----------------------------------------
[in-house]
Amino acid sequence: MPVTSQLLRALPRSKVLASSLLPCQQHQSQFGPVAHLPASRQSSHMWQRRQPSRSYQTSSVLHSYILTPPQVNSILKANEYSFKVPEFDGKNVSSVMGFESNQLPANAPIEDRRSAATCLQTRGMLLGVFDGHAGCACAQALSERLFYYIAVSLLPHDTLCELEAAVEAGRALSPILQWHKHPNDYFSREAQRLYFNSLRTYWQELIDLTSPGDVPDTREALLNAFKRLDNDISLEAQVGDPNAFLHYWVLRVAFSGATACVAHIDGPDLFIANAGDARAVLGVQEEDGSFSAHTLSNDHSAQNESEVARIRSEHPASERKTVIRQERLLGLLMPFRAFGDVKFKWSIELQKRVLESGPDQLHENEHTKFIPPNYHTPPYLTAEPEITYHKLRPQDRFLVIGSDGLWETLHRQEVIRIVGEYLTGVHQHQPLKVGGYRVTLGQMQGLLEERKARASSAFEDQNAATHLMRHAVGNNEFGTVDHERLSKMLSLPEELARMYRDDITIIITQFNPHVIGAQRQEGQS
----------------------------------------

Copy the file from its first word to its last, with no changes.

[in-house]
Amino acid sequence: MPVTSQLLRALPRSKVLASSLLPCQQHQSQFGPVAHLPASRQSSHMWQRRQPSRSYQTSSVLHSYILTPPQVNSILKANEYSFKVPEFDGKNVSSVMGFESNQLPANAPIEDRRSAATCLQTRGMLLGVFDGHAGCACAQALSERLFYYIAVSLLPHDTLCELEAAVEAGRALSPILQWHKHPNDYFSREAQRLYFNSLRTYWQELIDLTSPGDVPDTREALLNAFKRLDNDISLEAQVGDPNAFLHYWVLRVAFSGATACVAHIDGPDLFIANAGDARAVLGVQEEDGSFSAHTLSNDHSAQNESEVARIRSEHPASERKTVIRQERLLGLLMPFRAFGDVKFKWSIELQKRVLESGPDQLHENEHTKFIPPNYHTPPYLTAEPEITYHKLRPQDRFLVIGSDGLWETLHRQEVIRIVGEYLTGVHQHQPLKVGGYRVTLGQMQGLLEERKARASSAFEDQNAATHLMRHAVGNNEFGTVDHERLSKMLSLPEELARMYRDDITIIITQFNPHVIGAQRQEGQS